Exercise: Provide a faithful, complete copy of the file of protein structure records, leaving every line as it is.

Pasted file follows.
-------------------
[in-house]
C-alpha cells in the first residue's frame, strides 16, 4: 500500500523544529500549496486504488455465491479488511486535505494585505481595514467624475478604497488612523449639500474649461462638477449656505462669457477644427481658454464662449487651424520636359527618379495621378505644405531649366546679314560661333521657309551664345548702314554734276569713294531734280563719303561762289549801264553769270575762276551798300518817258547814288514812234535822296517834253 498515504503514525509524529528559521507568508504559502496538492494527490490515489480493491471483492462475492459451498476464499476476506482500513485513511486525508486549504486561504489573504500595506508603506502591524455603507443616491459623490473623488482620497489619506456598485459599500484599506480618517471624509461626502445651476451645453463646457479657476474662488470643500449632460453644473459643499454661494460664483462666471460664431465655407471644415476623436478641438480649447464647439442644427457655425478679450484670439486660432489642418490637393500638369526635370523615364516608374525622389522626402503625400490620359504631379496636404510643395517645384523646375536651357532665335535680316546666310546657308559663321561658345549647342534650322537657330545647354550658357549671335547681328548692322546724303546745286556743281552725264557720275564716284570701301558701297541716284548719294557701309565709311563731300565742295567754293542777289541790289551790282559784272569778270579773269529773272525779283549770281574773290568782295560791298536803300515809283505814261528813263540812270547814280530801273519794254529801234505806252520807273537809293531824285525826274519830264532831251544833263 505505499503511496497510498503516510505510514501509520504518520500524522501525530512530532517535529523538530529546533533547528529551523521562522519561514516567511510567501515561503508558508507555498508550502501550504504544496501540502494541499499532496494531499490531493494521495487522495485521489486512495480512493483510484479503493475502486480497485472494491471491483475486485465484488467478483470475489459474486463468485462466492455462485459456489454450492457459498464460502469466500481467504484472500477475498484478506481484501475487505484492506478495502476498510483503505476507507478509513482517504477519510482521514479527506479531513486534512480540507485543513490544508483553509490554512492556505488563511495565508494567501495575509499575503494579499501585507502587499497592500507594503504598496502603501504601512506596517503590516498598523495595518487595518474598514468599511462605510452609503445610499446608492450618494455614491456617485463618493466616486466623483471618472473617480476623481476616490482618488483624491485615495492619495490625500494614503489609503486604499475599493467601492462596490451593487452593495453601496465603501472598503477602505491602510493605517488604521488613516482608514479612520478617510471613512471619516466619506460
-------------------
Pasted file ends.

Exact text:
[in-house]
C-alpha cells in the first residue's frame, strides 16, 4: 500500500523544529500549496486504488455465491479488511486535505494585505481595514467624475478604497488612523449639500474649461462638477449656505462669457477644427481658454464662449487651424520636359527618379495621378505644405531649366546679314560661333521657309551664345548702314554734276569713294531734280563719303561762289549801264553769270575762276551798300518817258547814288514812234535822296517834253 498515504503514525509524529528559521507568508504559502496538492494527490490515489480493491471483492462475492459451498476464499476476506482500513485513511486525508486549504486561504489573504500595506508603506502591524455603507443616491459623490473623488482620497489619506456598485459599500484599506480618517471624509461626502445651476451645453463646457479657476474662488470643500449632460453644473459643499454661494460664483462666471460664431465655407471644415476623436478641438480649447464647439442644427457655425478679450484670439486660432489642418490637393500638369526635370523615364516608374525622389522626402503625400490620359504631379496636404510643395517645384523646375536651357532665335535680316546666310546657308559663321561658345549647342534650322537657330545647354550658357549671335547681328548692322546724303546745286556743281552725264557720275564716284570701301558701297541716284548719294557701309565709311563731300565742295567754293542777289541790289551790282559784272569778270579773269529773272525779283549770281574773290568782295560791298536803300515809283505814261528813263540812270547814280530801273519794254529801234505806252520807273537809293531824285525826274519830264532831251544833263 505505499503511496497510498503516510505510514501509520504518520500524522501525530512530532517535529523538530529546533533547528529551523521562522519561514516567511510567501515561503508558508507555498508550502501550504504544496501540502494541499499532496494531499490531493494521495487522495485521489486512495480512493483510484479503493475502486480497485472494491471491483475486485465484488467478483470475489459474486463468485462466492455462485459456489454450492457459498464460502469466500481467504484472500477475498484478506481484501475487505484492506478495502476498510483503505476507507478509513482517504477519510482521514479527506479531513486534512480540507485543513490544508483553509490554512492556505488563511495565508494567501495575509499575503494579499501585507502587499497592500507594503504598496502603501504601512506596517503590516498598523495595518487595518474598514468599511462605510452609503445610499446608492450618494455614491456617485463618493466616486466623483471618472473617480476623481476616490482618488483624491485615495492619495490625500494614503489609503486604499475599493467601492462596490451593487452593495453601496465603501472598503477602505491602510493605517488604521488613516482608514479612520478617510471613512471619516466619506460